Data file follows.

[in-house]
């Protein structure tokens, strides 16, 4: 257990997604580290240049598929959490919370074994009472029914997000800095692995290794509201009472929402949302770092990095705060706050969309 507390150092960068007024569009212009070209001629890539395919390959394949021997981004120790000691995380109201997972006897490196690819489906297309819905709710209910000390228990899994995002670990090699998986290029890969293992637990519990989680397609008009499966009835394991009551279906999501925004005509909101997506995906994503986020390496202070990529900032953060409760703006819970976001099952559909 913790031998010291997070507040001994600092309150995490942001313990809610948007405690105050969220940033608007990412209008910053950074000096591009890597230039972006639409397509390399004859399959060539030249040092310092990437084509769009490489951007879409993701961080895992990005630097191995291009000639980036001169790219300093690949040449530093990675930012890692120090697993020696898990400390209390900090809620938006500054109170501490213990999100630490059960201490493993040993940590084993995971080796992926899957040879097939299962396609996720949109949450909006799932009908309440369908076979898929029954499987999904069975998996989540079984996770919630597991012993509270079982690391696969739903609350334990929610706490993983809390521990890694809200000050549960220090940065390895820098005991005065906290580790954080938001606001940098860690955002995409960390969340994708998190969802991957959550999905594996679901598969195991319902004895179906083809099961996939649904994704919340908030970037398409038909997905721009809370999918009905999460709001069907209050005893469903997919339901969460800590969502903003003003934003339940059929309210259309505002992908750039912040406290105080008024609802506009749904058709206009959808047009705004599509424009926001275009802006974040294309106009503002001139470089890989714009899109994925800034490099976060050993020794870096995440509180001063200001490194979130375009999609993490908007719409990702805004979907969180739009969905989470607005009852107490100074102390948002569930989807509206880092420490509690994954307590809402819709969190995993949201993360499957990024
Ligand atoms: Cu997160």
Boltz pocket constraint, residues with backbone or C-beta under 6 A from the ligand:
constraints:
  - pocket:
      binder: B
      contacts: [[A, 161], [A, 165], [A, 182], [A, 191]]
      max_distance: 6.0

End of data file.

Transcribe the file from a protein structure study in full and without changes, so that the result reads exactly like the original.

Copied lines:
[in-house]
């Protein structure tokens, strides 16, 4: 257990997604580290240049598929959490919370074994009472029914997000800095692995290794509201009472929402949302770092990095705060706050969309 507390150092960068007024569009212009070209001629890539395919390959394949021997981004120790000691995380109201997972006897490196690819489906297309819905709710209910000390228990899994995002670990090699998986290029890969293992637990519990989680397609008009499966009835394991009551279906999501925004005509909101997506995906994503986020390496202070990529900032953060409760703006819970976001099952559909 913790031998010291997070507040001994600092309150995490942001313990809610948007405690105050969220940033608007990412209008910053950074000096591009890597230039972006639409397509390399004859399959060539030249040092310092990437084509769009490489951007879409993701961080895992990005630097191995291009000639980036001169790219300093690949040449530093990675930012890692120090697993020696898990400390209390900090809620938006500054109170501490213990999100630490059960201490493993040993940590084993995971080796992926899957040879097939299962396609996720949109949450909006799932009908309440369908076979898929029954499987999904069975998996989540079984996770919630597991012993509270079982690391696969739903609350334990929610706490993983809390521990890694809200000050549960220090940065390895820098005991005065906290580790954080938001606001940098860690955002995409960390969340994708998190969802991957959550999905594996679901598969195991319902004895179906083809099961996939649904994704919340908030970037398409038909997905721009809370999918009905999460709001069907209050005893469903997919339901969460800590969502903003003003934003339940059929309210259309505002992908750039912040406290105080008024609802506009749904058709206009959808047009705004599509424009926001275009802006974040294309106009503002001139470089890989714009899109994925800034490099976060050993020794870096995440509180001063200001490194979130375009999609993490908007719409990702805004979907969180739009969905989470607005009852107490100074102390948002569930989807509206880092420490509690994954307590809402819709969190995993949201993360499957990024
Ligand atoms: Cu997160």
Boltz pocket constraint, residues with backbone or C-beta under 6 A from the ligand:
constraints:
  - pocket:
      binder: B
      contacts: [[A, 161], [A, 165], [A, 182], [A, 191]]
      max_distance: 6.0